(This series of blog posts is excerpted from Sarah’s book, Windows to Our World: Sarah’s Journal – Growing Up, Crossing Oceans, Finding Love & Giving Life to 10 Children)
When Anna turned five, she joined Isaac with homeschooling. I realized quickly she struggled with pencil and paper. She didn’t like workbooks. She just wanted to play, draw, and learn about plants and animals. She was a child who loved to learn from experience. So that year we took many trips to the Children’s Museum, Indianapolis Zoo, and the White River Gardens. We also turned our house into a tiny zoo complete with fish, frogs, and kittens.
Our garden proved to be one of the best classrooms of all. We turned the garden into a big science project, and all of the children claimed areas of the garden for their own. It kept them all busy.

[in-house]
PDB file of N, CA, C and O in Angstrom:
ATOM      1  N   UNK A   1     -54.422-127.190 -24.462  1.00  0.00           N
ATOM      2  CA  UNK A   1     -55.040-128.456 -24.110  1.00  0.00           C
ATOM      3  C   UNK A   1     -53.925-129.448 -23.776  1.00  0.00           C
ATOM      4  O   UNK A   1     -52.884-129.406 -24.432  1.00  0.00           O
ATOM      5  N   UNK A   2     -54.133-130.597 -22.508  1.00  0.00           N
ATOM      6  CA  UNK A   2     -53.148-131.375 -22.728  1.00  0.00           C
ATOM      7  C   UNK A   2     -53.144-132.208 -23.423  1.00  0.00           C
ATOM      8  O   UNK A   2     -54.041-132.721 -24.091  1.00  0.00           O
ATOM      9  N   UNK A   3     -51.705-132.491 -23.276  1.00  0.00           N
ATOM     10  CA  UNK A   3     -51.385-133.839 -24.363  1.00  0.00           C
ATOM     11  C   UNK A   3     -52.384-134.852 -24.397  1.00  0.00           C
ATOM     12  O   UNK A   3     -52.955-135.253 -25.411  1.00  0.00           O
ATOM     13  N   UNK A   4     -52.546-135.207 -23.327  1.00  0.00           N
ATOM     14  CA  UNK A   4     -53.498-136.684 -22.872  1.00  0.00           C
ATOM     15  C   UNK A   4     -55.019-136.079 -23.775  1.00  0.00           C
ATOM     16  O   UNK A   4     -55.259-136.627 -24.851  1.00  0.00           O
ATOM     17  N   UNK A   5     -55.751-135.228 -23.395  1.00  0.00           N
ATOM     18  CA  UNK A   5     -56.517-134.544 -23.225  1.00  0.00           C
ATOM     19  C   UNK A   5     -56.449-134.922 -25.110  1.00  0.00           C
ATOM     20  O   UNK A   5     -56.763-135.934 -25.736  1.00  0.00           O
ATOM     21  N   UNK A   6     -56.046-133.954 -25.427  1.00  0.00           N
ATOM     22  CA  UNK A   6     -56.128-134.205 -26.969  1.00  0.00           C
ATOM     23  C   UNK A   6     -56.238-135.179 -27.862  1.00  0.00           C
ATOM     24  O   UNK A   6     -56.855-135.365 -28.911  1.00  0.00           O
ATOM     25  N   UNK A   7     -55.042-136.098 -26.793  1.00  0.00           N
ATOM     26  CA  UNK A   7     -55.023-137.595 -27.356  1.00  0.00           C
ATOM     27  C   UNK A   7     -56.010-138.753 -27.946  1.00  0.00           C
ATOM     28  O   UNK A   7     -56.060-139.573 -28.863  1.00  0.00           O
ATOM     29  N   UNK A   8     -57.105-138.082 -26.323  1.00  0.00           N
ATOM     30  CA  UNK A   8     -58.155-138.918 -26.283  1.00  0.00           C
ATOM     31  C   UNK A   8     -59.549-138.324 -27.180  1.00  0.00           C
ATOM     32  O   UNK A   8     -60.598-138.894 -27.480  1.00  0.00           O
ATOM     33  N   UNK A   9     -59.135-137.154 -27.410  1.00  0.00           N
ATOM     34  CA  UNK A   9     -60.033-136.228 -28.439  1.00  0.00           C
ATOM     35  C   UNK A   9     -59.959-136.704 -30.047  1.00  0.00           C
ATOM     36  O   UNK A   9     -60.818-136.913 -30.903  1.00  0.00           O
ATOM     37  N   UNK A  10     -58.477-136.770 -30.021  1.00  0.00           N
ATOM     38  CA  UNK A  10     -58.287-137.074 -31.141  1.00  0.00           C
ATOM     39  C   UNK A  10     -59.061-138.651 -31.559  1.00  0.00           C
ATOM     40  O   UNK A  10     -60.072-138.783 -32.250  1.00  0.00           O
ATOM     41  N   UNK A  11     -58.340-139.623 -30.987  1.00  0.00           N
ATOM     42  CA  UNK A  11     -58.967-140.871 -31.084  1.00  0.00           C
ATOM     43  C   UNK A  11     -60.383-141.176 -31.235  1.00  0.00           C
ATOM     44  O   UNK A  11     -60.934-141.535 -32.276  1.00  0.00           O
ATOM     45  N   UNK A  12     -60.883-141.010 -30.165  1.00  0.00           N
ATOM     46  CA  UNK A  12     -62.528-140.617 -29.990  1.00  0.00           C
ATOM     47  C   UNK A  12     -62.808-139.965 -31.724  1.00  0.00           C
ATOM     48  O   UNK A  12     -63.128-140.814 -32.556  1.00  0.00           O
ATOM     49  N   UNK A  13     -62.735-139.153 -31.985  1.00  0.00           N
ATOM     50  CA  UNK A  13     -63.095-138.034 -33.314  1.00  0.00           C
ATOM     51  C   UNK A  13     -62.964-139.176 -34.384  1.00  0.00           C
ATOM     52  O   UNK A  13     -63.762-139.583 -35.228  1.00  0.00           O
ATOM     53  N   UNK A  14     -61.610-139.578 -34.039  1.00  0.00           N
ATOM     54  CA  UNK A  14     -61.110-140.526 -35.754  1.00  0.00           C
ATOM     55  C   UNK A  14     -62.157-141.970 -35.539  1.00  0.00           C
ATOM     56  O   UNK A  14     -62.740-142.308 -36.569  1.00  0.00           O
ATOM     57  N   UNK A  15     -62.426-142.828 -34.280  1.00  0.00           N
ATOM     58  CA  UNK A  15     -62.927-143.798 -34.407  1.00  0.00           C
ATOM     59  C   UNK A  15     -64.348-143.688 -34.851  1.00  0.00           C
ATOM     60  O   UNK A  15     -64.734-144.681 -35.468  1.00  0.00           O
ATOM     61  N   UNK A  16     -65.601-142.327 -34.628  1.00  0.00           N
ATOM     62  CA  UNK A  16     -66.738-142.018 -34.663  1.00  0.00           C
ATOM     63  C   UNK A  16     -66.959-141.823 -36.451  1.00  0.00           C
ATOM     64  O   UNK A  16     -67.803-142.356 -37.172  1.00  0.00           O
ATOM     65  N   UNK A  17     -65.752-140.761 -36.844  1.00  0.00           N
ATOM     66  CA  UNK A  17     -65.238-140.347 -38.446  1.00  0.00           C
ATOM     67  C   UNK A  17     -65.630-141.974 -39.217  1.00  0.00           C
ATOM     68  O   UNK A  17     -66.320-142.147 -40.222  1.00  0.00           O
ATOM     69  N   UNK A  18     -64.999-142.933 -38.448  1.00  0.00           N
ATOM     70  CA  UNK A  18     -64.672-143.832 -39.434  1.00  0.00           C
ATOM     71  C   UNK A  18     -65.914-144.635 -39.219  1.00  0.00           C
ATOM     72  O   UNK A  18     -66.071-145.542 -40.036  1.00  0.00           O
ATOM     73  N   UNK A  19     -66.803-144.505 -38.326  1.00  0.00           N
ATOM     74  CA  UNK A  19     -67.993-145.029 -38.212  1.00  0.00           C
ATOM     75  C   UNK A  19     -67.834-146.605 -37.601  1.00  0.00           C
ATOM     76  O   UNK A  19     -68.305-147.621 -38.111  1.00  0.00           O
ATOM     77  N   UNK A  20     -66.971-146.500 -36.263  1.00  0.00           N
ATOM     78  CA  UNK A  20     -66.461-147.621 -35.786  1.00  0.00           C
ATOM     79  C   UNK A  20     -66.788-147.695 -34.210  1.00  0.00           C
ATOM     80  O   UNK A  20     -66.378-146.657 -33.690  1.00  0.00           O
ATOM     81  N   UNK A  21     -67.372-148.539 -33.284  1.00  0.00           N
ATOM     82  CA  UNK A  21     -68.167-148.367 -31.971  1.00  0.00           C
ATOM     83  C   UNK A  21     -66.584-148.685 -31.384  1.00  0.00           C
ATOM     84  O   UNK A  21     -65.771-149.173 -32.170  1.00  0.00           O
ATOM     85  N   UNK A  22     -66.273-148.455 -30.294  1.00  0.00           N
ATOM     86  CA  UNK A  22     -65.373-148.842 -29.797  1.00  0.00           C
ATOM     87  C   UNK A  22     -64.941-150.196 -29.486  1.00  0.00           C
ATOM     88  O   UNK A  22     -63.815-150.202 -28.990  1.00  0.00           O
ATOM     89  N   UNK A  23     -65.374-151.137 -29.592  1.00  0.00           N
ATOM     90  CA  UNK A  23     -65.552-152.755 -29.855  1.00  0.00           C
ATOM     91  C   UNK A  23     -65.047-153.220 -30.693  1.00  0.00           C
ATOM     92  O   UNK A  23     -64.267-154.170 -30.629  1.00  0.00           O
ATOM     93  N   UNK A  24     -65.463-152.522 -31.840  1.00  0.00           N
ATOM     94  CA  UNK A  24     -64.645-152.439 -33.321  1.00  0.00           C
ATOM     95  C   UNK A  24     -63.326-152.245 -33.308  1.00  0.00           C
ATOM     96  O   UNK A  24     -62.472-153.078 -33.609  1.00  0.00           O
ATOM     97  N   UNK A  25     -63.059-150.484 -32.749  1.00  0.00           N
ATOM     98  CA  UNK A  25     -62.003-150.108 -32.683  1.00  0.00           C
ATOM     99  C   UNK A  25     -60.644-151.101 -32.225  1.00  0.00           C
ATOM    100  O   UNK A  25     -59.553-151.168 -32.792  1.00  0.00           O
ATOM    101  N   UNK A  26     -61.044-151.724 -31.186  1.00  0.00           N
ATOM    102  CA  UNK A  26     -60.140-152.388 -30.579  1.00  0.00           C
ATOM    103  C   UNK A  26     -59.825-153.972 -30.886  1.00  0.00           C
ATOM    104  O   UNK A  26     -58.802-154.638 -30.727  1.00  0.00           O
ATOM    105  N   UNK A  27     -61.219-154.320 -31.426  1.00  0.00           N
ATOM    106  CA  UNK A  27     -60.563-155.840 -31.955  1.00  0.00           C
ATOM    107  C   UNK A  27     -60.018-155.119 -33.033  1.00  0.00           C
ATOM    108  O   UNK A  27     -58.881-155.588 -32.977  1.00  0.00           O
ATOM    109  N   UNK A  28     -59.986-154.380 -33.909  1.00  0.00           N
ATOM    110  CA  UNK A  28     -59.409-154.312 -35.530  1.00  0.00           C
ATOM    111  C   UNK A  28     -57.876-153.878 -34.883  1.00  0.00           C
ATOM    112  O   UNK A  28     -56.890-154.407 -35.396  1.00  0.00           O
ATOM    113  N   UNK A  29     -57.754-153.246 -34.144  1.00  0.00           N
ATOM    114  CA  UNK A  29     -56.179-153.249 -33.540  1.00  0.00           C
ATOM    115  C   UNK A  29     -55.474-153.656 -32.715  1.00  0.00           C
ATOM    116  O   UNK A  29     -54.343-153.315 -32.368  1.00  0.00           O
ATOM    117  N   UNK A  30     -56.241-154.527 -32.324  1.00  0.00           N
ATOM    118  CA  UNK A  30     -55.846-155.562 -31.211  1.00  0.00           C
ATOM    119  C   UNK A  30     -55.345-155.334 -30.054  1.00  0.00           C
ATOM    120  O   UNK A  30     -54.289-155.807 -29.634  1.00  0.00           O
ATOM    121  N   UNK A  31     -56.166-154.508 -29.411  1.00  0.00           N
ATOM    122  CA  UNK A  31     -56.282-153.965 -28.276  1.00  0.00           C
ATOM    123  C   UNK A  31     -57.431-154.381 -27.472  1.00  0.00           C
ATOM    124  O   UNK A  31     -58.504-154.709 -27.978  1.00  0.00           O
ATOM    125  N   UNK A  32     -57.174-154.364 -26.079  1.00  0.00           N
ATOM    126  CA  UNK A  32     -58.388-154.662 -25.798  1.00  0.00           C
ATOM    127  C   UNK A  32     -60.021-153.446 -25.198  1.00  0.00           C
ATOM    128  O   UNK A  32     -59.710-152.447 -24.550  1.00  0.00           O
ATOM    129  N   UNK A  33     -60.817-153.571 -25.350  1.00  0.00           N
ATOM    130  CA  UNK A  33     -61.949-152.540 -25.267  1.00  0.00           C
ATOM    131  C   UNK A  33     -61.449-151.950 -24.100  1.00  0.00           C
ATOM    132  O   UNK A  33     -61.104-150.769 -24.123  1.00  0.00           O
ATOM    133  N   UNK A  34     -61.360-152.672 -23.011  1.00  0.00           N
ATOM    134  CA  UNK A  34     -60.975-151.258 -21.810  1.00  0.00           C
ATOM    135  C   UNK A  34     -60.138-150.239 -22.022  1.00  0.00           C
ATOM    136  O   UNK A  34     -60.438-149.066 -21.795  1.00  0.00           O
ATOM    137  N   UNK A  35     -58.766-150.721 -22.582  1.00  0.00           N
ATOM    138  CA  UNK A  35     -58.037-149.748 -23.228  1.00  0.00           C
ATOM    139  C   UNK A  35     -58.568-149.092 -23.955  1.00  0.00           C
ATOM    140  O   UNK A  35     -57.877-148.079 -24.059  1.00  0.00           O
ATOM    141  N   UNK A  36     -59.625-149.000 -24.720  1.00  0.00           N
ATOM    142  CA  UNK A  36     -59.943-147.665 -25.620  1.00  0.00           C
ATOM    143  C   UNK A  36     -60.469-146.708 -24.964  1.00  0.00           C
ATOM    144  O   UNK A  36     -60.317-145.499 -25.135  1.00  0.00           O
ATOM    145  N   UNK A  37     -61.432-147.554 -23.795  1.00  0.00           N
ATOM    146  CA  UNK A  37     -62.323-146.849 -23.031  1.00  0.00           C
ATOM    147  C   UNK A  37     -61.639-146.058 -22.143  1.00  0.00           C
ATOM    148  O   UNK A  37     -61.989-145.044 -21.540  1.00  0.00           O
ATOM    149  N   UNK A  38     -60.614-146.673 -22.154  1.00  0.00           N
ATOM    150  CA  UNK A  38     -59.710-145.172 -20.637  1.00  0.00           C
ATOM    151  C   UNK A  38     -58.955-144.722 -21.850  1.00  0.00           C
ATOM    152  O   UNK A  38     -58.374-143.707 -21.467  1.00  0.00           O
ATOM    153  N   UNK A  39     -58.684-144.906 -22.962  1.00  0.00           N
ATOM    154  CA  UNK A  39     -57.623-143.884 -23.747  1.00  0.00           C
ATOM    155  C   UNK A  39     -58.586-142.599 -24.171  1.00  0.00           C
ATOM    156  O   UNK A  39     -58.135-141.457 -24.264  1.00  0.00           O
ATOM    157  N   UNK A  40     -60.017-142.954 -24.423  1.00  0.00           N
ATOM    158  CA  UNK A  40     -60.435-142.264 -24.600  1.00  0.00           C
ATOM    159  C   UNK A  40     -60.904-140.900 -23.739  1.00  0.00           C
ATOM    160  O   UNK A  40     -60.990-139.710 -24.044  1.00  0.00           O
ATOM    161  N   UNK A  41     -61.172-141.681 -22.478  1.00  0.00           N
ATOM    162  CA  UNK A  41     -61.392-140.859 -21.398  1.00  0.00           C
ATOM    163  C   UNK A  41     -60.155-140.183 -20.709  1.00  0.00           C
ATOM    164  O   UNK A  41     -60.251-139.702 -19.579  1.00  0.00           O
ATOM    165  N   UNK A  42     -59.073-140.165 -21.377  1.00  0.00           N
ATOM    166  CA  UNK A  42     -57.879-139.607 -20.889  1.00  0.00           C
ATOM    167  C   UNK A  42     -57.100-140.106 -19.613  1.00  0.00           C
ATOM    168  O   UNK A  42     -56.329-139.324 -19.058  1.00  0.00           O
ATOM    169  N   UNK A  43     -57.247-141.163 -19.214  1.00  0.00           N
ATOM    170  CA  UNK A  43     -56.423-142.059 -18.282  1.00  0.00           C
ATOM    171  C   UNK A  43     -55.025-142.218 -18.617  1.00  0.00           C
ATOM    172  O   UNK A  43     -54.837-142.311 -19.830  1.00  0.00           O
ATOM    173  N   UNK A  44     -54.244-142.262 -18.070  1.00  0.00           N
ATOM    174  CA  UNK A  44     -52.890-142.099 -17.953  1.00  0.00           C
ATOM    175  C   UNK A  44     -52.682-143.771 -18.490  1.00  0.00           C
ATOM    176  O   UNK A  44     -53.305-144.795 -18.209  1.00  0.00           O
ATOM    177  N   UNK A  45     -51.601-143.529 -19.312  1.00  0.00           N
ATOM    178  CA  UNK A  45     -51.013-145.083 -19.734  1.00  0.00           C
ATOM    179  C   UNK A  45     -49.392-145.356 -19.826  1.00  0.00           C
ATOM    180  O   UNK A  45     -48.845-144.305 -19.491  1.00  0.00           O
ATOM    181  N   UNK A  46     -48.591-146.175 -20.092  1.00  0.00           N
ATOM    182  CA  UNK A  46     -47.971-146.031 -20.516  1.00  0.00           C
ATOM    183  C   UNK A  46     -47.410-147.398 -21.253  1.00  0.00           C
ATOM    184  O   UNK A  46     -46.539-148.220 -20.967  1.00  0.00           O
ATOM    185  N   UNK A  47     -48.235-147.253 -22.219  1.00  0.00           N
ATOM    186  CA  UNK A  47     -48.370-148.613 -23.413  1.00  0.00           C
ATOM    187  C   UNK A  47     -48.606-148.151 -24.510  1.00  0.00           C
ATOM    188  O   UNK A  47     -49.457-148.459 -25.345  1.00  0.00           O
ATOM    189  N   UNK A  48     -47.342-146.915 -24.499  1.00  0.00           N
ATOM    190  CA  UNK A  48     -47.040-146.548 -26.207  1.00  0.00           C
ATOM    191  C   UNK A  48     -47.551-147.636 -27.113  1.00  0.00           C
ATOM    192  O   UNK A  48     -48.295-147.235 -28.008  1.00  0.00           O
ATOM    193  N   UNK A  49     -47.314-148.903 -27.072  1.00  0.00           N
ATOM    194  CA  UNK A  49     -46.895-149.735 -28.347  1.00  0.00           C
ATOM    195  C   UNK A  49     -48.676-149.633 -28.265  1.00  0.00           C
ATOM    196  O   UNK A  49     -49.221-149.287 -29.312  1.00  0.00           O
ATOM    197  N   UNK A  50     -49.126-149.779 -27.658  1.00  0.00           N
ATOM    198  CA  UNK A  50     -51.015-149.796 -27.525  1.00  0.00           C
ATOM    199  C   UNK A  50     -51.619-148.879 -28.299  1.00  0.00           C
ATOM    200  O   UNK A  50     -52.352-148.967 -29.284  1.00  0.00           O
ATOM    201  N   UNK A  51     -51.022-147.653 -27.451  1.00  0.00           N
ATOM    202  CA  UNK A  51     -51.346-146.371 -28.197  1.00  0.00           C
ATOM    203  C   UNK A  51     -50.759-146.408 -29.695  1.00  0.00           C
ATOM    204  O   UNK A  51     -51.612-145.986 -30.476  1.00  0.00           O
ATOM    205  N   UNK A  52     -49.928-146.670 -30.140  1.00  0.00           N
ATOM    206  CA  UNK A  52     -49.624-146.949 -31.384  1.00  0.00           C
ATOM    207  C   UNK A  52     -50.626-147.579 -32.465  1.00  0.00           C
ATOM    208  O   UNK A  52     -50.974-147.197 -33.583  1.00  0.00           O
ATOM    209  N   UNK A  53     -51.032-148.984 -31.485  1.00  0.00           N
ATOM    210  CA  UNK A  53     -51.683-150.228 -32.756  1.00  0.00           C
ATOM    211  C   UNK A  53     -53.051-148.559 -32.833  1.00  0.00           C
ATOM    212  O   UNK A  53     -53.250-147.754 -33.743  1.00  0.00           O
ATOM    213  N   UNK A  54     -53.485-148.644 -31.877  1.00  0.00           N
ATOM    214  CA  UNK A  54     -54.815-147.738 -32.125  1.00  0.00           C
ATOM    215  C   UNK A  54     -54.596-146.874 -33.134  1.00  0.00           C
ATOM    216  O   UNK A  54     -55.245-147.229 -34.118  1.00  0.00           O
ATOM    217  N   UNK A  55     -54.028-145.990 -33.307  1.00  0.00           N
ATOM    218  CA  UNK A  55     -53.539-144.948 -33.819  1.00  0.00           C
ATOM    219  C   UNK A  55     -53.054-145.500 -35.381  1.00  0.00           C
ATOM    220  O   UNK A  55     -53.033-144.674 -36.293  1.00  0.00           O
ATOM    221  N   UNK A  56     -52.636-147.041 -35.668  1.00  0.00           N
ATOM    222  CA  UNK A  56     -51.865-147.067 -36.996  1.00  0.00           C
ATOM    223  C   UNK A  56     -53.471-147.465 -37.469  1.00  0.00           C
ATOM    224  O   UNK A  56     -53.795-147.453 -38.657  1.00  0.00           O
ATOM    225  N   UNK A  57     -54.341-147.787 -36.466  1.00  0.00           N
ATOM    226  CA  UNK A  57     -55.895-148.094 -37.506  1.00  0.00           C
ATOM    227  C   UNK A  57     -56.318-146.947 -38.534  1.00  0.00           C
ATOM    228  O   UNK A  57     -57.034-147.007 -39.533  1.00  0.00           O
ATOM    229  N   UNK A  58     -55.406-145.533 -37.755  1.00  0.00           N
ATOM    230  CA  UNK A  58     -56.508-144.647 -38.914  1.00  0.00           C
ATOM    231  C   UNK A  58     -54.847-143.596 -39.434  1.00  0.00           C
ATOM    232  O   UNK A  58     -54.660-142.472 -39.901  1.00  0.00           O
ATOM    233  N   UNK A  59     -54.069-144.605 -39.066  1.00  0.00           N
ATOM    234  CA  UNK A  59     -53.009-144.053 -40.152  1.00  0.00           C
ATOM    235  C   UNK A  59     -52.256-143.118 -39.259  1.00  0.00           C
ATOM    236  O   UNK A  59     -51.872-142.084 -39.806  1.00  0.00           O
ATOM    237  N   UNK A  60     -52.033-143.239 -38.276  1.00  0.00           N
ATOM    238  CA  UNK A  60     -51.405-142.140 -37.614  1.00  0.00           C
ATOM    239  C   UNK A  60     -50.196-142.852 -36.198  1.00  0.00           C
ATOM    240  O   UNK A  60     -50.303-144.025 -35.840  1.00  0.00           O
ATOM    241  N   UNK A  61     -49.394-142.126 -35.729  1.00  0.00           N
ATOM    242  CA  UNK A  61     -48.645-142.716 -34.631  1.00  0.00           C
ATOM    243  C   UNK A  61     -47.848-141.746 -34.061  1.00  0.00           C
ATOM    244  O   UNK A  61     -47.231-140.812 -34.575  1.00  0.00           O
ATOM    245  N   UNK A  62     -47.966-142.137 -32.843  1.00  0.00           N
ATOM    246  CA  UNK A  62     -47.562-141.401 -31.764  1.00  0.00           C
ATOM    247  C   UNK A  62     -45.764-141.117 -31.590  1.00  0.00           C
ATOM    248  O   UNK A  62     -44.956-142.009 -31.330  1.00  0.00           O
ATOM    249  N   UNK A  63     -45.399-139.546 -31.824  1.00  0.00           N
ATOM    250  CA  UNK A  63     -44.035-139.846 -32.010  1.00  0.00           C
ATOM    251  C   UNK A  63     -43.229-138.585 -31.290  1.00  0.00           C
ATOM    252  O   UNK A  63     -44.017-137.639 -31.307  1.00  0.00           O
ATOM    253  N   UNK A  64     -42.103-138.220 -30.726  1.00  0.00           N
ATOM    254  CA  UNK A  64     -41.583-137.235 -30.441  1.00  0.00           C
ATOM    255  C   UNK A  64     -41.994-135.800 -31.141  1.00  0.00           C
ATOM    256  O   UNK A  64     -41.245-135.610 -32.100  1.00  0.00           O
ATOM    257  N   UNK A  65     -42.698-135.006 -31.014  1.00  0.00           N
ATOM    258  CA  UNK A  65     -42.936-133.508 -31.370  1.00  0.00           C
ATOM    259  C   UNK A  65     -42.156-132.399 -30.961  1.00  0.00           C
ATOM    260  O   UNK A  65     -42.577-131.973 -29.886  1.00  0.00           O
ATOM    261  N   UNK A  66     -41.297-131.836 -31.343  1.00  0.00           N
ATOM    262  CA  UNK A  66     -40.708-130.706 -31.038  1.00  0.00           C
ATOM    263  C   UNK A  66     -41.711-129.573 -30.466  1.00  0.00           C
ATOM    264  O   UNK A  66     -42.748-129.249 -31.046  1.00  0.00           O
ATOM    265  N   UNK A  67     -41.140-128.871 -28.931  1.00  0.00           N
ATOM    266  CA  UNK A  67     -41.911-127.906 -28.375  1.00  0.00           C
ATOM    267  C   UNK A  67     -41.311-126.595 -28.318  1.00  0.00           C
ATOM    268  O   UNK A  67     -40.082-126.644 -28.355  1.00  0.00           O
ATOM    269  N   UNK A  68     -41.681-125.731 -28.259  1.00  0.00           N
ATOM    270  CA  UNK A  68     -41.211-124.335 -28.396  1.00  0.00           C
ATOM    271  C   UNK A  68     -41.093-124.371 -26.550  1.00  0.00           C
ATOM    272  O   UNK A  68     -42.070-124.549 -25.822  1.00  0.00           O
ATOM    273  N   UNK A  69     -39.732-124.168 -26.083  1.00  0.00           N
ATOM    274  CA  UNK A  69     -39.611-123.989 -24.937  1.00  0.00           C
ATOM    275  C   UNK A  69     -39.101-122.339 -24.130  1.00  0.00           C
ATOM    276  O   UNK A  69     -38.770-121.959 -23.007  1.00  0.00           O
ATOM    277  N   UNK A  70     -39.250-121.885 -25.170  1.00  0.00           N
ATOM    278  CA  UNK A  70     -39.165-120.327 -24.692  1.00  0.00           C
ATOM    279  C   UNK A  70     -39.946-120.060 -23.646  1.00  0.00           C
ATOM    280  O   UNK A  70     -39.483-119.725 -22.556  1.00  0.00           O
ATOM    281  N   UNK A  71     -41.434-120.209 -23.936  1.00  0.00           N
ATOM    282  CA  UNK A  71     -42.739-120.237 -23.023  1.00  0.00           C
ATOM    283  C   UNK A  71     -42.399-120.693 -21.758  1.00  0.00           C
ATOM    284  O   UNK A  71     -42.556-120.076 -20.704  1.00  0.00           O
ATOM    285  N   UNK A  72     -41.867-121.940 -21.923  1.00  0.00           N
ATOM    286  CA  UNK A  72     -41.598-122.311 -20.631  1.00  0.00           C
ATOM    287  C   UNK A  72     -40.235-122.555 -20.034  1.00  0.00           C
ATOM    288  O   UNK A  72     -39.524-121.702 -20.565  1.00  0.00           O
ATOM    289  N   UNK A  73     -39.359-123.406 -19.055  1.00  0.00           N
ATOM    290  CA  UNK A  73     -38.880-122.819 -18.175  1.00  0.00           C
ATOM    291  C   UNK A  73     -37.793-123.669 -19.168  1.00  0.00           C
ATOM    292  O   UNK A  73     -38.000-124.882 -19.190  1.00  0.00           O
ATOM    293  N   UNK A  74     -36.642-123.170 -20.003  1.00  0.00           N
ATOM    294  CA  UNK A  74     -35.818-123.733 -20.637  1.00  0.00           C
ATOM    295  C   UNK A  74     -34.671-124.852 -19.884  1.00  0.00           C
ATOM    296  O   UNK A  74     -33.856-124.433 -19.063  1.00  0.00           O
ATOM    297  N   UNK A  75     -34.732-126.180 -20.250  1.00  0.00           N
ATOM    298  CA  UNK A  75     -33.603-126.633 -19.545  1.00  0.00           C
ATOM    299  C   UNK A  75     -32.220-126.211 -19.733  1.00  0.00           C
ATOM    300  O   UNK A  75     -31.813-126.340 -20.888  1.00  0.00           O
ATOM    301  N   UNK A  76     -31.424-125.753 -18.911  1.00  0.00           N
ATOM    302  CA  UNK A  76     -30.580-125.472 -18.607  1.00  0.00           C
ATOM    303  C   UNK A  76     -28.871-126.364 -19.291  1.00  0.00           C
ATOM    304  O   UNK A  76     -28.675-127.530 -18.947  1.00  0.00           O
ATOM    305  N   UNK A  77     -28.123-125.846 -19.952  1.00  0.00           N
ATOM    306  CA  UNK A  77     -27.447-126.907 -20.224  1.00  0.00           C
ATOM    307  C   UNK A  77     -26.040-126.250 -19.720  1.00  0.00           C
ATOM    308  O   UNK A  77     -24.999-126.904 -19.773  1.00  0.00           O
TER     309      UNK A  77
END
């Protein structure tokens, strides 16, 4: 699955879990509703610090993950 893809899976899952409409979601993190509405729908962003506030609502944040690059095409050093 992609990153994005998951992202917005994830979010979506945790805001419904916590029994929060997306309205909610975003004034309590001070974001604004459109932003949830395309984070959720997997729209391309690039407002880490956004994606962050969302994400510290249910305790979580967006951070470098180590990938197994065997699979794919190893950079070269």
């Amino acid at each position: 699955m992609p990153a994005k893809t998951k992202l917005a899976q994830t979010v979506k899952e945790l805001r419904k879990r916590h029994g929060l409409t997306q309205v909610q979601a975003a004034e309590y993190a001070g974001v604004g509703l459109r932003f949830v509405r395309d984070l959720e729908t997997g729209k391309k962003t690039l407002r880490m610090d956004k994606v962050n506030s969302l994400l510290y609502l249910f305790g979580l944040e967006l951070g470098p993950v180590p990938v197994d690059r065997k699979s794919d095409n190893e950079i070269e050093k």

Isaac happily shoveled compost, laid mulch, lugged rocks, dug holes, and welcomed his payment of a dollar an hour. He put the professionals to shame with his hardworking spirit. When he finished his own work, he helped me collect all the empty flowerpots and began filling them up with soil and compost. He spent the money he earned from his gardening work on flower seeds, planting them in the pots with hopes of a plant sale later that summer.
Anna loved to water everything: the flowers, the trees, even the cars, cats, and her little sisters. She also loved to make mud. Her section of the garden was obvious—she was growing mud pies. Anna also was our budding artist, and mud offered her a fun way to practice her skills. I had to watch her closely, though, because one day I caught her and the little sisters stripped to their undies and covered with mud from head to toe. All you could see of the girls were shiny white teeth and smiling eyes. It was Anna’s idea of course. They were “painting.” (click here to continue reading)